'Disrespectful': Iraqi make-up influencer slammed for 'coronavirus look' amid mounting death toll

'Disrespectful': Iraqi make-up influencer slammed for 'coronavirus look' amid mounting death toll
Fatima Aldewan, who has more than 80,000 followers on Instagram, posted a coronavirus make-up look.
4 min read
16 March, 2020
Fatima Aldewan has more than 80,000 followers on the social media app [Instagram]
An Iraqi social media makeup influencer based in the UAE sparked controversy this week after posting a video tutorial for a coronavirus-inspired look, despite the mounting death toll.

Fatima Aldewan, who has more than 80,000 followers on popular social media platform Instagram, posted the video in which she provides instructions for how to create the perfect coronavirus make-up look.

The nearly six-minute video, which as the influencer says was recorded due to requests from her followers, begins with how to correctly wear the medical face mask before delving into applying makeup onto her face.

However, despite garnering more than 76,000 views online, the video was met with widespread criticism and accusations of downplaying a major global pandemic.

"Whitewash! People are dying from this illness and you are taking it as mere fun," one social media user commented on the video.

Read also: US begins coronavirus vaccine trial as worldwide governments impose 'lockdowns'

"Even the coronavirus now has a makeup look. What kind of stupidity are you guys living in?" another user says.

"People are dying from this illness, show some respect and have some boundaries," another says.

The COVID-19 virus, which was first detected in China's Wuhan in December, has killed more than 6,526 people worldwide, while over 170,855 infections have been confirmed.

The majority of those that become infected experience only mild or moderate symptoms, including fever and a dry cough.

However, concerns have been raised for the elderly and those with existing health issues, who have reportedly suffered with more severe complications, including pneumonia and even death.

As of yet, there are no known treatments for the virus, though more than 77,781 have already recovered from the infection.

The World Health Organisation has confirmed those who experience a milder version of the virus recover in about two weeks, while those with more severe illness may take three to six weeks to recover.

Instagram Post

As the pandemic continues to spread across the world, dozens of research groups around the world are racing to create a vaccine while governments continue to impose strict restrictions or "lockdowns" to help stem the spread of the virus.

Regional lockdowns

In Aldewan's native home country Iraq, a total of 124 people have been infected, with authorities confirming at least 10 total deaths. 

The first recorded fatality was a 70-year-old imam in Sulaimaniyah, and 28 others in the region are confirmed to have been infected.

Iraq has been particularly worried about a spread of the virus from neighbouring Iran, which has been one of the worst-hit countries.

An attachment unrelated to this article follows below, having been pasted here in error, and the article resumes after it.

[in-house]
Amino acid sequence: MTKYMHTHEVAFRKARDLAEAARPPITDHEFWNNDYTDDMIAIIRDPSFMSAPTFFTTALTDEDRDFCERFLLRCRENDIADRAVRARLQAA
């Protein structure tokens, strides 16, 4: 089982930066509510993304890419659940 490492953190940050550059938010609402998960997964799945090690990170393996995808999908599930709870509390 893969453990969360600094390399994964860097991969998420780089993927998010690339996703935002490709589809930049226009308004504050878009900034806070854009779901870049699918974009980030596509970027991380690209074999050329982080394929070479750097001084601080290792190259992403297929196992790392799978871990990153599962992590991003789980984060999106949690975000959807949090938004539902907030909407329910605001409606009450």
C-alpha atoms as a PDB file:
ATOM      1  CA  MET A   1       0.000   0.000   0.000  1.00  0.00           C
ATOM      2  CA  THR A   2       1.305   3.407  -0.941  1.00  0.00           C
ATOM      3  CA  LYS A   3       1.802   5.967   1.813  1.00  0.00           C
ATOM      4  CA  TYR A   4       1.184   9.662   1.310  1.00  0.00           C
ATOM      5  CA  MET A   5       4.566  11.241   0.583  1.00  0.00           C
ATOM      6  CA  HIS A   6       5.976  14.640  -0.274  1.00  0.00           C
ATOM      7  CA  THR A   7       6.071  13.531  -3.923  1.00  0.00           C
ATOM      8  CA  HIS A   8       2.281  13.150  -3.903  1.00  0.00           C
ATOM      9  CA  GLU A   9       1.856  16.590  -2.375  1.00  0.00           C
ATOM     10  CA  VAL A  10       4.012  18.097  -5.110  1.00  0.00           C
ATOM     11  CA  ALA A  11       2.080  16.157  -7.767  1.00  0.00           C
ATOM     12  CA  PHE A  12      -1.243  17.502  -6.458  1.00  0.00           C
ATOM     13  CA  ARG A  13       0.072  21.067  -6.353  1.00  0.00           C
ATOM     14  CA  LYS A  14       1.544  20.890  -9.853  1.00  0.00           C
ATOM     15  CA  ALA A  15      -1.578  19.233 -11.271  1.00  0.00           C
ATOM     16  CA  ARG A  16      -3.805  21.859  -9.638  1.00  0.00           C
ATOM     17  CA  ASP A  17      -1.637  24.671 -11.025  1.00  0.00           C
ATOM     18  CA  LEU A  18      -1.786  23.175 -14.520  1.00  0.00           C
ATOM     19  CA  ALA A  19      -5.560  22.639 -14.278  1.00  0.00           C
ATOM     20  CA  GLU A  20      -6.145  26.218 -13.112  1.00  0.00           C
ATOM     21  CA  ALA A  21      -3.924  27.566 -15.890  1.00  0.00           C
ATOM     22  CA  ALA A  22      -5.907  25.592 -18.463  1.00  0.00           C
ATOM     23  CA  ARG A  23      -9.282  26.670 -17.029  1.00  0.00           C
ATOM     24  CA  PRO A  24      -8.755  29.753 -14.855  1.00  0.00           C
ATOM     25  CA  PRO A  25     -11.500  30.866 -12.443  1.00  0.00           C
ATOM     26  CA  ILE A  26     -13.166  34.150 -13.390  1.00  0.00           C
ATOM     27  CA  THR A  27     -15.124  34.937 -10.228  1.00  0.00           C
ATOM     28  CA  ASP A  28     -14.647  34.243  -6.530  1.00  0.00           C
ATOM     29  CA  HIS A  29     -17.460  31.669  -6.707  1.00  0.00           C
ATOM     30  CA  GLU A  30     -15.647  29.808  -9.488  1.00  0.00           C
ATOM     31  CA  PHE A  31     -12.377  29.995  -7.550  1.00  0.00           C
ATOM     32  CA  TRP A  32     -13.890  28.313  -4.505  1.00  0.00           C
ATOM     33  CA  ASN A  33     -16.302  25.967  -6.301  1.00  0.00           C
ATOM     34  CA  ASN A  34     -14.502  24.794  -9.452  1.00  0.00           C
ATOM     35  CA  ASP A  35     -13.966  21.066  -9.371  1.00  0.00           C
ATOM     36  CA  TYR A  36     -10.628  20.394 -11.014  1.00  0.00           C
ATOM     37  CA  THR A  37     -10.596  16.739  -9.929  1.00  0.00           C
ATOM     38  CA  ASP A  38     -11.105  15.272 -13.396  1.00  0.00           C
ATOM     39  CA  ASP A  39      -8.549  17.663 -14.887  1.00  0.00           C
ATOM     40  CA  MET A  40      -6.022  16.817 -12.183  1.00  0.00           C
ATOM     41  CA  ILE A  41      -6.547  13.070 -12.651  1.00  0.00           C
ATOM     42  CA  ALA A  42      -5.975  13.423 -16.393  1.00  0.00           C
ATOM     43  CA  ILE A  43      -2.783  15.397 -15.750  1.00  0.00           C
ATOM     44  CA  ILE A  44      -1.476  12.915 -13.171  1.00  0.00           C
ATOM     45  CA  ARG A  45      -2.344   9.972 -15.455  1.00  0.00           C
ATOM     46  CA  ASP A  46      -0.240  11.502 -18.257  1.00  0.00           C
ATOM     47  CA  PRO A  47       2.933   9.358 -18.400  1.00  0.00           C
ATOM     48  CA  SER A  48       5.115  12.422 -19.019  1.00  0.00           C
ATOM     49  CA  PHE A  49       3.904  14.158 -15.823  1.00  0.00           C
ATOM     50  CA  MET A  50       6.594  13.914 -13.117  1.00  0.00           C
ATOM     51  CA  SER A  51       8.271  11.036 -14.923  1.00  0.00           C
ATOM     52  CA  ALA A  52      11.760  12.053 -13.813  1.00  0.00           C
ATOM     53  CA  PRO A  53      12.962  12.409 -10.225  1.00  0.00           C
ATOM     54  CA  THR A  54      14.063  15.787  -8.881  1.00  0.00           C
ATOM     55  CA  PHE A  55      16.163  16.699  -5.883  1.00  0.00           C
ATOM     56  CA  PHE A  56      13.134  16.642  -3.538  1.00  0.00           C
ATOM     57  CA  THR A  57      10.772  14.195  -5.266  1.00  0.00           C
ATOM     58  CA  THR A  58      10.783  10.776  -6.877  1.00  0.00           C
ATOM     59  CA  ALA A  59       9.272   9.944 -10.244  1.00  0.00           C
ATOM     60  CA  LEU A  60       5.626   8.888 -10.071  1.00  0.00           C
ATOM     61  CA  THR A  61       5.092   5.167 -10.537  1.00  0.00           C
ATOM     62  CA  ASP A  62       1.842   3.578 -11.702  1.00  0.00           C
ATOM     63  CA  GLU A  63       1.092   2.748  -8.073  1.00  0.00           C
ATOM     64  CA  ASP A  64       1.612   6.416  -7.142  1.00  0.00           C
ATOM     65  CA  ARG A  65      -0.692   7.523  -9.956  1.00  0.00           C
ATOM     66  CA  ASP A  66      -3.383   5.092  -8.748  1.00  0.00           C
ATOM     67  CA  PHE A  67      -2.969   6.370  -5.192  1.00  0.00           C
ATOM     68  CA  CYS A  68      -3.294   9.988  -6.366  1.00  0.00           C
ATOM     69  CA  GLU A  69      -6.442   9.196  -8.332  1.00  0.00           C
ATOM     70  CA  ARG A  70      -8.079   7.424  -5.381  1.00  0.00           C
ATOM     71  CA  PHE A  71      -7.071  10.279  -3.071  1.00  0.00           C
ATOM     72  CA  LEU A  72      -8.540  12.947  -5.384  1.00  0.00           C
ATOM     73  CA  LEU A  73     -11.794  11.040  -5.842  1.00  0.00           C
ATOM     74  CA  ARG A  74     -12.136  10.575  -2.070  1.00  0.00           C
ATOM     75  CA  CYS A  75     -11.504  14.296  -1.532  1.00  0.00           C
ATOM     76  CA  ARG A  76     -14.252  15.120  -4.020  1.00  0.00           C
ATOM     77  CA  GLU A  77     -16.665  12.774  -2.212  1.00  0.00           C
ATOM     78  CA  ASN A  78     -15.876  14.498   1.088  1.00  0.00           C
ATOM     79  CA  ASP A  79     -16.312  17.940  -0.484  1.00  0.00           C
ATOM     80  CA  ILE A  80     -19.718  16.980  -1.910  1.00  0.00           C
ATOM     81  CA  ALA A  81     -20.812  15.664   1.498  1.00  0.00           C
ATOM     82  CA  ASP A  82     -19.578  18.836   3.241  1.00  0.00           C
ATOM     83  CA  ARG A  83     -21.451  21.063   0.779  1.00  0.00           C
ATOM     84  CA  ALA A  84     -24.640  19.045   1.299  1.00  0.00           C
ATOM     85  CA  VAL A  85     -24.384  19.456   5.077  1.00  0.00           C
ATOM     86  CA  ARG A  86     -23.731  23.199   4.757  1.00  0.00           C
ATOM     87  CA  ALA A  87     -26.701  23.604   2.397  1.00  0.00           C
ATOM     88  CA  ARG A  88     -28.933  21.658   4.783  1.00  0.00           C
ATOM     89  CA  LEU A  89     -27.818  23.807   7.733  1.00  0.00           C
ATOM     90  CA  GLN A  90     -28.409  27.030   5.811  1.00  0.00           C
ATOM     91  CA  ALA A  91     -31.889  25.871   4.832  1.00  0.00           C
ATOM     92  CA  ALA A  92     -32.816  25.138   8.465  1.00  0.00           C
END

Iraq has officially closed its crossing points along the entire frontier with Iran, but authorities fear that people can still use smuggling routes and informal crossings to travel undetected.

In a broader move, Kurdish authorities have banned travel to federal Iraqi provinces for two weeks starting Saturday and have barred large gatherings and sporting events.

Read also: Islamic State's advice for fighting coronavirus: 'Put your faith in God'

The decision is likely to cripple Kurdish new year celebrations, set to take place from around 19 March.

Iraq's federal authorities have announced bans on non-Iraqi travellers coming from around a dozen countries facing COVID-19 outbreaks.

While authorities have not imposed a nationwide curfew, the province of Nineveh, which neighbours the Kurdish region, announced its own 48-hour lockdown from Saturday night.

Federal authorities have shut schools, shopping centres and movie theatres across the country, and government agencies have slashed their opening hours.

Shia Muslim shrines in the south have remained open, under pressure from religious and political authorities.

A massive COVID-19 outbreak in Iraq would likely overwhelm the country's health system, worn down by years of conflict, inadequate investment and chronic shortages.

Meanwhile, in the UAE, 98 people have been diagnosed with the novel coronavirus though no deaths have been reported.

Gulf countries have shut down cinemas and other entertainment centres - some even closing gyms and spas.

Kuwait has taken the strictest measures in the GCC by largely locking down the country over the weekend.

Saudi Arabia has also told public sector staff to work from home, while only pharmacies and food stores will be open in malls.

Other countries in the Gulf have announced the closure of public events and spaces in a bid to control the spread.

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